Apple Computer was an innovative and nimble company in 1987, so it makes sense that people at the tech giant would imagine a world dominated by Apple ten years into the future. And that’s precisely what it did when it released this goofy video from the perspective of the year 1997.
The 1987 video, which can be viewed on YouTube, is clearly meant to be tongue-in-cheek, but it shows viewers an amazing world of technological innovation with a handful of things that we actually got.
The video shows Apple payphone stations that communicate with satellites in space (at least they got the satellite part right), and something called the Vista Mac II, eyewear that doubles as a computer (something that we’re still waiting on, sadly). And there’s so much more.
“There’s no question about it. The 1990s have really been the Apple decade,” former Apple CEO John Sculley says in the video from the imagined perspective of 1997.
It’s easy for those of us in 2019 to forget that there was a time when Apple was struggling. And oddly enough, it struggled the most in the mid-1990s, precisely when this video was supposed to take place. Apple reported its worst quarter ever in March 1996 and there was a very real chance that it wouldn’t survive. Knowing that fact makes this video all the funnier. CEO Sculley, it should be noted, was forced out in 1993.
Apple co-founder Steve Wozniak pops up a few times in the video to set up jokes about the size of computers ten years hence and even the future of automated mental health.
“A computer that talks is no big deal. A computer that really listens, that’s a breakthrough,” Woz says before the video cuts to a woman on a therapist’s couch. The therapist, as it turns out, is an Apple computer.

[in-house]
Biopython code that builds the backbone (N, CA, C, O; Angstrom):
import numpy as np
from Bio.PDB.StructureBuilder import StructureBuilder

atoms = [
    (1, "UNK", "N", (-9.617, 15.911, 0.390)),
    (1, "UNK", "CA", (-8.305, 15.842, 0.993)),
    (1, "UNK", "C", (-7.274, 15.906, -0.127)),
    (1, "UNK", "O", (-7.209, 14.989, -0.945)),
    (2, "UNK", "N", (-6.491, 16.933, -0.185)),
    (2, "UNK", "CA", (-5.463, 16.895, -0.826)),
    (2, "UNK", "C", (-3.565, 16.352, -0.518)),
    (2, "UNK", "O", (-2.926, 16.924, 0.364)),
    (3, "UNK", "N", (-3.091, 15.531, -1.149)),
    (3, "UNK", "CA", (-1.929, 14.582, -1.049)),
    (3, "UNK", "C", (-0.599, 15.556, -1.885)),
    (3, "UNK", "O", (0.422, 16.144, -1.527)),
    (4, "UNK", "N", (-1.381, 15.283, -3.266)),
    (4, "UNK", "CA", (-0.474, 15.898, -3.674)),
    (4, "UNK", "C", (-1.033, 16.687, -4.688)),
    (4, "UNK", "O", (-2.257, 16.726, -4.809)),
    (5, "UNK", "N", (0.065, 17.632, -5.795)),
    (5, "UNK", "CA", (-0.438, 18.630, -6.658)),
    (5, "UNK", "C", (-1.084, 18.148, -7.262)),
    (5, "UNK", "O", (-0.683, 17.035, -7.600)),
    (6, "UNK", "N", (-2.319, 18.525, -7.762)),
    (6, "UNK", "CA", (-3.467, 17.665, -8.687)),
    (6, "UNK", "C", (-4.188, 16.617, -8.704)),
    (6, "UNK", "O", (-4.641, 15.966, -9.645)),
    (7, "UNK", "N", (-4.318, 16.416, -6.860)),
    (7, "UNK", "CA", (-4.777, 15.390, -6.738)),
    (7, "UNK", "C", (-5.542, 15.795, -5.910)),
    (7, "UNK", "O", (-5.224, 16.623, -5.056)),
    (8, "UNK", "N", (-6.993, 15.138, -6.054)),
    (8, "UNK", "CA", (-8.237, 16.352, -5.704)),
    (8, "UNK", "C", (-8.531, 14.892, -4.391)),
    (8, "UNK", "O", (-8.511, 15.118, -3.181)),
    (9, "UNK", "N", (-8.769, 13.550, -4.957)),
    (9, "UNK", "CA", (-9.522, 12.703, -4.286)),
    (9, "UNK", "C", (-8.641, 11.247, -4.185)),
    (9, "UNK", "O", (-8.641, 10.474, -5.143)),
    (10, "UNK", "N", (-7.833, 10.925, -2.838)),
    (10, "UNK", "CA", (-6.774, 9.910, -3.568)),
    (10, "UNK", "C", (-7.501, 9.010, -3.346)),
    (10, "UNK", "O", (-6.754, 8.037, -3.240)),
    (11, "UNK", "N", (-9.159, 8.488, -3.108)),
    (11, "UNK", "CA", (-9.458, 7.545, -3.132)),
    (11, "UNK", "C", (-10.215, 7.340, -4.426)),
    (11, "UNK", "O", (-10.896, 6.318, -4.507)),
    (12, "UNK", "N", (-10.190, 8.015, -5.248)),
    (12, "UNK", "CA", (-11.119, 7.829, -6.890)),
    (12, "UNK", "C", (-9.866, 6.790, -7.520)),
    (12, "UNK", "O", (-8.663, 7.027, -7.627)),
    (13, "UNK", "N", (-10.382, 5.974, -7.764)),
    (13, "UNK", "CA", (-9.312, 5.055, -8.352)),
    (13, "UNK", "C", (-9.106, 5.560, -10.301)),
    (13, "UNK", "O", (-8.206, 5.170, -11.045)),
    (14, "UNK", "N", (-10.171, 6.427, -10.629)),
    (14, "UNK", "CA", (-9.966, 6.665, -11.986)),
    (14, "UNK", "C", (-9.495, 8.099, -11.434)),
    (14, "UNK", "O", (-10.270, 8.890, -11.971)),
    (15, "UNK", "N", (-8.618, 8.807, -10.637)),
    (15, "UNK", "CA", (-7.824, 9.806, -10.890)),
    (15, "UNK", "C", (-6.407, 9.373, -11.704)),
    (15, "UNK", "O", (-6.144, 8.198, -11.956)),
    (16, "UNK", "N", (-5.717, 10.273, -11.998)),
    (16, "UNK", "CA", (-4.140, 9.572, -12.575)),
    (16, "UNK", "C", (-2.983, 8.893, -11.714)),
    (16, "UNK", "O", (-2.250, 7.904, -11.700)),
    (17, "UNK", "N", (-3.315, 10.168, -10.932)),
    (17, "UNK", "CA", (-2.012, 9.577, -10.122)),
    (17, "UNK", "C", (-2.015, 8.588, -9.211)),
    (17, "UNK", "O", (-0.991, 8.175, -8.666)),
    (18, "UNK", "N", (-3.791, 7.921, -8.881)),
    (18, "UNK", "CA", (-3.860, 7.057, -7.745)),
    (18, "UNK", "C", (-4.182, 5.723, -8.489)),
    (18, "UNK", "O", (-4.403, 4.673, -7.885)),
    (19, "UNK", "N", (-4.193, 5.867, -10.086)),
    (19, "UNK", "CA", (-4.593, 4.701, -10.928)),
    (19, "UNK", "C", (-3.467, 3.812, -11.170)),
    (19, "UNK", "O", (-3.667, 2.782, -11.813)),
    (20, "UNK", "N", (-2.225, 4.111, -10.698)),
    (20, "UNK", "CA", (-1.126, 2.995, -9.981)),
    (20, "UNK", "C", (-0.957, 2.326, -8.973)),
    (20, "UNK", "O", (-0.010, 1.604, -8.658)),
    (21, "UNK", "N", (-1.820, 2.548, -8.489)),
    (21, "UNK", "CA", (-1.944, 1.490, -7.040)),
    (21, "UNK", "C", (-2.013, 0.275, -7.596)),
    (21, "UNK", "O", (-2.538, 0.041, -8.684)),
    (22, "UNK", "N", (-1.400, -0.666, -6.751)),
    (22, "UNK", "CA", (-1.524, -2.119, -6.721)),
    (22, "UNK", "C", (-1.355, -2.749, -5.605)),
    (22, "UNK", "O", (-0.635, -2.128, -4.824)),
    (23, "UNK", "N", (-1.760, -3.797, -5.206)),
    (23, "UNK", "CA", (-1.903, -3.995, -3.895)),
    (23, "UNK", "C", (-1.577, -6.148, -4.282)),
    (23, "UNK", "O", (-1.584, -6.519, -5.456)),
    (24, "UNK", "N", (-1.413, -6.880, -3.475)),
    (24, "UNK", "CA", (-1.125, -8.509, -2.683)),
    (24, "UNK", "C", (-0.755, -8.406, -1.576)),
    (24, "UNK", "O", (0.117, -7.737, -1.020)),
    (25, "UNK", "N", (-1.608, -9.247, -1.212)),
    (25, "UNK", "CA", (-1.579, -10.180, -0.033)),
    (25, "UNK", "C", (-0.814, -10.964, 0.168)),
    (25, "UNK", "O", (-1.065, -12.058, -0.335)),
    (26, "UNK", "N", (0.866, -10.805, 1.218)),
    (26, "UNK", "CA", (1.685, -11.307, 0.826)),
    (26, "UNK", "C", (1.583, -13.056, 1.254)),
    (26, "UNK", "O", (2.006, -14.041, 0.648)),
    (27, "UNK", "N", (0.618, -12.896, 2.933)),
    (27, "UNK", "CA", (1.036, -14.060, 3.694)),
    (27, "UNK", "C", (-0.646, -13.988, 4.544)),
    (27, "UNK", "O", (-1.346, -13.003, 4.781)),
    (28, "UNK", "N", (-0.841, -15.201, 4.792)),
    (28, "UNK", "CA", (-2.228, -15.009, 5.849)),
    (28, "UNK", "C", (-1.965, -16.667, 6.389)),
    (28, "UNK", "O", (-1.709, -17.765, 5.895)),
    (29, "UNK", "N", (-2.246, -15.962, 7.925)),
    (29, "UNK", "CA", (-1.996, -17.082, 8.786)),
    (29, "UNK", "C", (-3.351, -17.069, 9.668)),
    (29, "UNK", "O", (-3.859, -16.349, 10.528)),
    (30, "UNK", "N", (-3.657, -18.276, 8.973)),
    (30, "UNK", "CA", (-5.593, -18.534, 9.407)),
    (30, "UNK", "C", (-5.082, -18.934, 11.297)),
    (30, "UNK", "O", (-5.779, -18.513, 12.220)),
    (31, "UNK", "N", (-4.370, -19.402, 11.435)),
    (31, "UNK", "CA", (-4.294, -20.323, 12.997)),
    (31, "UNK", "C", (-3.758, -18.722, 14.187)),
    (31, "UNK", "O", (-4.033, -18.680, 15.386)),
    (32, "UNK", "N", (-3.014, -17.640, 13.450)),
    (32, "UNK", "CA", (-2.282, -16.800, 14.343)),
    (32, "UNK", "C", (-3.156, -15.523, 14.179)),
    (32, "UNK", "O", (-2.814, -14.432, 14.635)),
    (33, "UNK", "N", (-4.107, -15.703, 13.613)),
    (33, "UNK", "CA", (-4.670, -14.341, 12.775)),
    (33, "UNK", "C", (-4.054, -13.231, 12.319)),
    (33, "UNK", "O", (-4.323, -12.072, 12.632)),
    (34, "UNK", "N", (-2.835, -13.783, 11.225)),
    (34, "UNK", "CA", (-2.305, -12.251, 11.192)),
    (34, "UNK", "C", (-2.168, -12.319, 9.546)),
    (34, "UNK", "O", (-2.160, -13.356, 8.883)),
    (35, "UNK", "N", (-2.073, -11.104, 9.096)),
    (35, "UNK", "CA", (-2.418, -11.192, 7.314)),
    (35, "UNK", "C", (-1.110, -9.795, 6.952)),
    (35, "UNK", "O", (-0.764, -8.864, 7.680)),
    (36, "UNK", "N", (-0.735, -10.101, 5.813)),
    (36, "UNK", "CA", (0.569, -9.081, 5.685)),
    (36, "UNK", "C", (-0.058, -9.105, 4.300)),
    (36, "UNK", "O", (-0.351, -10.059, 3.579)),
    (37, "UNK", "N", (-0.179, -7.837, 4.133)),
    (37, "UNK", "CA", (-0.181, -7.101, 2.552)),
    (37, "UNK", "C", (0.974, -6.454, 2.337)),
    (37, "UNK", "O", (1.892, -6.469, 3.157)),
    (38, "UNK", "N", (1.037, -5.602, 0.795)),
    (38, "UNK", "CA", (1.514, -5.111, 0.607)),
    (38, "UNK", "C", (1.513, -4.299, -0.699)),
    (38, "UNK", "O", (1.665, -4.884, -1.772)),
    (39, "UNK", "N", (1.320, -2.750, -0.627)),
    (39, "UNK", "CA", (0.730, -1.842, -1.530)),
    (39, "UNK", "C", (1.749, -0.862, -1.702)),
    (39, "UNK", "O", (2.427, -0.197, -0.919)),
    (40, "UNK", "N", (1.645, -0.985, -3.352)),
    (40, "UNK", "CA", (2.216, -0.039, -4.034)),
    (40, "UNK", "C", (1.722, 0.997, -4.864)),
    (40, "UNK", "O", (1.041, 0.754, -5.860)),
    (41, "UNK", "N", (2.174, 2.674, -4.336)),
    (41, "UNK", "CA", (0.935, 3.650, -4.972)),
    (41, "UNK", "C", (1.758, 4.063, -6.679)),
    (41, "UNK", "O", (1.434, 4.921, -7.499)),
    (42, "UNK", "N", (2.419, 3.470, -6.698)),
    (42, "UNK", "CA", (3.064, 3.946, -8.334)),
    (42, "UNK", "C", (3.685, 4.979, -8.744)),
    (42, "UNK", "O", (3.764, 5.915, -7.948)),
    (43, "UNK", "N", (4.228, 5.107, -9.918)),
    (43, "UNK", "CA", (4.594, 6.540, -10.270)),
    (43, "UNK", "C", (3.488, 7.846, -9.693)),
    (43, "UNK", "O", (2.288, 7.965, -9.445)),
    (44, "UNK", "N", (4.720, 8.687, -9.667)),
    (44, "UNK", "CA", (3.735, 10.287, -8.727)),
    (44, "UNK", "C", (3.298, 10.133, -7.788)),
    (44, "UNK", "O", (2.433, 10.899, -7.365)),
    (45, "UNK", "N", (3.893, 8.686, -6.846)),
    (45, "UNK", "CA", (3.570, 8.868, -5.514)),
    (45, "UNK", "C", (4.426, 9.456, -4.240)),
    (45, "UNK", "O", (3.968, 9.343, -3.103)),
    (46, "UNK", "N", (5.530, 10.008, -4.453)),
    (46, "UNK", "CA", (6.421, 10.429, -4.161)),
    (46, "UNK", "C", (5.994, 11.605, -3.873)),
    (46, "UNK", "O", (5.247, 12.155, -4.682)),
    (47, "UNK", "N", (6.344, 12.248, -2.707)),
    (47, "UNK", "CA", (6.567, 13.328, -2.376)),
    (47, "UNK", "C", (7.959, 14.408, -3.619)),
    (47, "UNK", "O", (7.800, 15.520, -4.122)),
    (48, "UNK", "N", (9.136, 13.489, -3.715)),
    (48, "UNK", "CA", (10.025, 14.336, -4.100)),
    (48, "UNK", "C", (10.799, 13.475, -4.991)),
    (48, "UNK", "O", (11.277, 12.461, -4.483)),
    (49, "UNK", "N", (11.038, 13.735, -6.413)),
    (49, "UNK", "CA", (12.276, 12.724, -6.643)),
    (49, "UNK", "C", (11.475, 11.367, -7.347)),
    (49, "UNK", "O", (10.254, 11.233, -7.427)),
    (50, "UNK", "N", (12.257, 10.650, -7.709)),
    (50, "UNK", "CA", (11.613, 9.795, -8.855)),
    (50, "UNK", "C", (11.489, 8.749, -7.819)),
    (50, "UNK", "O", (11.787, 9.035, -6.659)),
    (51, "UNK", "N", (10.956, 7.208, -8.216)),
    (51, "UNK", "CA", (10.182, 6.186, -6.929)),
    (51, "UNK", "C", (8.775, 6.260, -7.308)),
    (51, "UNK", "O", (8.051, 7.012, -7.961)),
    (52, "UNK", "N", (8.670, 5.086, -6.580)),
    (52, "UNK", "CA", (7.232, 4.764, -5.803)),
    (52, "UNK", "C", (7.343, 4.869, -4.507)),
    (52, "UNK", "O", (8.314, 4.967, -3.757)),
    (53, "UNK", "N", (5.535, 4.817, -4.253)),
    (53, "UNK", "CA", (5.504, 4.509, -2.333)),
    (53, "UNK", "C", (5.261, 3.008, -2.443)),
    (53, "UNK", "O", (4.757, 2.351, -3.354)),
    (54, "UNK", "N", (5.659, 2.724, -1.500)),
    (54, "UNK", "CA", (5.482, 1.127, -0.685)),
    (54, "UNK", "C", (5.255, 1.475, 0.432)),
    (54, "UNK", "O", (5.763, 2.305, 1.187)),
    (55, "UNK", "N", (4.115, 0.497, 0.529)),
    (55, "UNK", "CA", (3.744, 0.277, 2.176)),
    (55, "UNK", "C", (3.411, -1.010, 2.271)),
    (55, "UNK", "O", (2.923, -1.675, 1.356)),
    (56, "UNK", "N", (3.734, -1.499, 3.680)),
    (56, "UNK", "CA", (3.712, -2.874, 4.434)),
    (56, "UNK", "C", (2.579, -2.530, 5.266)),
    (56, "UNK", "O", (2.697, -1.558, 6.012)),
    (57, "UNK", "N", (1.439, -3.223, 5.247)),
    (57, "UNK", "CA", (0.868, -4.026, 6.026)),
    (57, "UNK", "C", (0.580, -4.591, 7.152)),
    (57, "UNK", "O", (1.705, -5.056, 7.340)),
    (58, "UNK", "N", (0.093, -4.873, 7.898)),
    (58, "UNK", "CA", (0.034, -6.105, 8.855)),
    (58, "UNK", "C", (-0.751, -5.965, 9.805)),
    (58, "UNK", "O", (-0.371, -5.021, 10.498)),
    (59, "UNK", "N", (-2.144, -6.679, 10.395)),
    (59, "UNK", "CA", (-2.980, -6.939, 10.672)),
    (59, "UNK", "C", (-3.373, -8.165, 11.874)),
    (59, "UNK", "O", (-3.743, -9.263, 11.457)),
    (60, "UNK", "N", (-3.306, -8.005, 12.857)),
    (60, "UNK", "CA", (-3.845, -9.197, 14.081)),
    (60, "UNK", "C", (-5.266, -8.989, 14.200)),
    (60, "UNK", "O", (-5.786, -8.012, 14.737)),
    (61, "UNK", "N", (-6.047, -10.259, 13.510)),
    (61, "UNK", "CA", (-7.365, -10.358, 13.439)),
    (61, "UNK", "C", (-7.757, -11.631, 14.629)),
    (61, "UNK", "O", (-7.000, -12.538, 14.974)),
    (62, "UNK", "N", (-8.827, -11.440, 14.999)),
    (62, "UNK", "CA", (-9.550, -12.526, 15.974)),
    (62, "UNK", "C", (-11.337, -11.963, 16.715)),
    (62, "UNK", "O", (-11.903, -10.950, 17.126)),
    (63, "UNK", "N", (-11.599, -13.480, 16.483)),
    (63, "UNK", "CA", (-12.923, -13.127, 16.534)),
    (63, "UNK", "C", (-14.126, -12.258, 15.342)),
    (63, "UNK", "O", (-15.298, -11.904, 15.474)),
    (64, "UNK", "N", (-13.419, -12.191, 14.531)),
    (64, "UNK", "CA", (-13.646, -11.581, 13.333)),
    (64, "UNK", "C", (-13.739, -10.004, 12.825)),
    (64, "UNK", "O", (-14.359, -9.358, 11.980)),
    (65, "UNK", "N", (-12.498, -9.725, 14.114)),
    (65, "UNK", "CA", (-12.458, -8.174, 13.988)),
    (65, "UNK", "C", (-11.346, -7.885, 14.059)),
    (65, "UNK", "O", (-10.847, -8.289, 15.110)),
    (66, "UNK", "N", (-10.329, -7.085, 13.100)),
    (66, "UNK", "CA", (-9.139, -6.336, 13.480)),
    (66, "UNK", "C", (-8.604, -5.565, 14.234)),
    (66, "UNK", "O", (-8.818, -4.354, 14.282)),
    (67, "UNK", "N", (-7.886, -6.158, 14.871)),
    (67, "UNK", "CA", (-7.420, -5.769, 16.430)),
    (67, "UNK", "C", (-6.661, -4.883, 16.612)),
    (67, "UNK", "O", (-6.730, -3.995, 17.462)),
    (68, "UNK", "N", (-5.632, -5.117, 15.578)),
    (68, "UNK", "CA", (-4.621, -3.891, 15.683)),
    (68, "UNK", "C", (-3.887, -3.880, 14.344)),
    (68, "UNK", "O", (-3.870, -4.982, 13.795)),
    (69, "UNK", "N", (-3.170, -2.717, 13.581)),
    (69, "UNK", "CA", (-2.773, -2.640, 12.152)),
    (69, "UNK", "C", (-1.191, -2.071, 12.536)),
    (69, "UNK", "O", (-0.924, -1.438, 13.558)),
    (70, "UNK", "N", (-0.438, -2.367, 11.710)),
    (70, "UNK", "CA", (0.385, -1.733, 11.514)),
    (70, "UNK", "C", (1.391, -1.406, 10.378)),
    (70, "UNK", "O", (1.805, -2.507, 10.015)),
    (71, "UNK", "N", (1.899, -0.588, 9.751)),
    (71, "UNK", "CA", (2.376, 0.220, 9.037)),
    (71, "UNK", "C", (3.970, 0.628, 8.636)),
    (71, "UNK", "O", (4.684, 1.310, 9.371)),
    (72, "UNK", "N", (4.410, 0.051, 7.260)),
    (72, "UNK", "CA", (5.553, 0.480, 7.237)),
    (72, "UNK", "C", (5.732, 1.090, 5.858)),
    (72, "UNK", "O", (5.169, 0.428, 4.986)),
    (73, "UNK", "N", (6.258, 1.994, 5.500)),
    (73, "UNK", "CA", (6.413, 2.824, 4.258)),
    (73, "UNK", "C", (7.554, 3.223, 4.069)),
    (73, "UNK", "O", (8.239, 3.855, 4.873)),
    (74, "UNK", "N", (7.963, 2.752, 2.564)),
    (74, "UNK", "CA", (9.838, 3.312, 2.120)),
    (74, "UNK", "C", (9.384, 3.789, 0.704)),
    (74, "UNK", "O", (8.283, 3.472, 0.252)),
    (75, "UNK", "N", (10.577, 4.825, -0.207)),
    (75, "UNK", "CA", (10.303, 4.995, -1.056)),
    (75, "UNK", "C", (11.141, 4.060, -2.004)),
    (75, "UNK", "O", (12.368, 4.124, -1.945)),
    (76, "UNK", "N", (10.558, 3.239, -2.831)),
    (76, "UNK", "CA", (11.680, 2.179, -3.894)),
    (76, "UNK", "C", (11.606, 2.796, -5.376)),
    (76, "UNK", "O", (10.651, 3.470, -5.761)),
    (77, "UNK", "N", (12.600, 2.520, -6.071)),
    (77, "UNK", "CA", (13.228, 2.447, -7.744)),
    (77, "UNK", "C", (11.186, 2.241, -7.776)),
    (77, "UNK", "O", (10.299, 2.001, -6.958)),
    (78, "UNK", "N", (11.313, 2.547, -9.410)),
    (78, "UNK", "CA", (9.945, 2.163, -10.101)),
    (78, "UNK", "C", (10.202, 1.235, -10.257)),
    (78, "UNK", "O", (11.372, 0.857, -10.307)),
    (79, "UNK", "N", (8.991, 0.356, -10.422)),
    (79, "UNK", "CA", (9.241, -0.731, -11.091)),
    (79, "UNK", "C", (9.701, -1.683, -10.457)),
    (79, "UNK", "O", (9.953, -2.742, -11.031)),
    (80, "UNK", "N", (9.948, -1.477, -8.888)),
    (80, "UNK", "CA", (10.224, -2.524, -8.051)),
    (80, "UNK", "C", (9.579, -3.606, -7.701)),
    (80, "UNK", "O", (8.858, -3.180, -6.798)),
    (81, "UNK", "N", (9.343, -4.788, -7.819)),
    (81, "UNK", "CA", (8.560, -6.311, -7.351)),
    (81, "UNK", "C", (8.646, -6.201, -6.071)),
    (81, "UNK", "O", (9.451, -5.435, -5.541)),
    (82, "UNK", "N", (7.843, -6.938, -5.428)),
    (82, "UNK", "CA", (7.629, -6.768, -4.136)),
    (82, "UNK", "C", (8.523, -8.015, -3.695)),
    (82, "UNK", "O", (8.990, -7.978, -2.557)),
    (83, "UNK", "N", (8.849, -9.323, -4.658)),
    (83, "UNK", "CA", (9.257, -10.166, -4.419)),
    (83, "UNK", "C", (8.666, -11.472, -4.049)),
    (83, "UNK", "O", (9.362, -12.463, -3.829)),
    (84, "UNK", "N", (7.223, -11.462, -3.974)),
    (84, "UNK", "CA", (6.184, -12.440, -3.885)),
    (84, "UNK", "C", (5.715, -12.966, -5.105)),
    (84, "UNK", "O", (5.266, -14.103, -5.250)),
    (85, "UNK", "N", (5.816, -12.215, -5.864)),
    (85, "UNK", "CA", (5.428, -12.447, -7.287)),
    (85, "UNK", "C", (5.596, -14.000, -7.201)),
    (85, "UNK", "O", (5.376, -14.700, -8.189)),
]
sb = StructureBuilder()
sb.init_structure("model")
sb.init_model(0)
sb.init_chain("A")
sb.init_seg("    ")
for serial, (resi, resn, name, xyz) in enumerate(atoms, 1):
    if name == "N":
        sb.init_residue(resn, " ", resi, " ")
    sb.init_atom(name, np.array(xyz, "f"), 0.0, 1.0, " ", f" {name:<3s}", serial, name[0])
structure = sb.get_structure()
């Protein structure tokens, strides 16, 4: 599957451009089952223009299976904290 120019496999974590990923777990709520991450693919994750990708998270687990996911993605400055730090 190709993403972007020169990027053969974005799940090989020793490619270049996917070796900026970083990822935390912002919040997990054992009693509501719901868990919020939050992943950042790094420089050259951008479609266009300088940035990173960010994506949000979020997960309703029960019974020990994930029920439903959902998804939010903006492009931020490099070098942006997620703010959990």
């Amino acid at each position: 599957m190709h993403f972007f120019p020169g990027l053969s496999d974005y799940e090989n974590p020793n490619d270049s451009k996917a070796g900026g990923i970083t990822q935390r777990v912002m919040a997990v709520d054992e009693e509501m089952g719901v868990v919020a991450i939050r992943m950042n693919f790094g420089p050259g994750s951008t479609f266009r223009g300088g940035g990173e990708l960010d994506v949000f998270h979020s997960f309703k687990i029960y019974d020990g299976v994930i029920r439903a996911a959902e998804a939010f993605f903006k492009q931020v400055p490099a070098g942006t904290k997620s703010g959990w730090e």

The video has everything from holograms to networking—something that was still in its infancy in the days before the invention of the World Wide Web. And we see an Apple computer in a kitchen right next to the coffee maker.
“Good morning, this is October 5, 1997,” the computer says. “I have checked four wire services, scanned eight magazines and eighteen newspapers, and accessed the New York, Paris, and Tokyo databases. Here are three items you may be interested in.”
The 1987 video even has a fake news anchor proclaiming that Apple broke the $20 billion mark in revenue during 1997. In reality, Apple’s revenue was just $1.6 billion in 1997, though the tech giant has certainly made up for it since then. Apple reported $265.6 billion in revenue last year.
The video is full of jokes, but it’s easy to forget that some of the best futurism of the 20th century was jokes. Even the original 1962 version of “The Jetsons” animated show was actually a parody of 1950s futurism. And yet “The Jetsons” endures today as an important cultural touchstone for sincerely talking about the future. And this video survives in much the same way.
Yes, it’s silly. But it got to the heart of quite a few things we actually wanted—many 0f which we’re still waiting on today.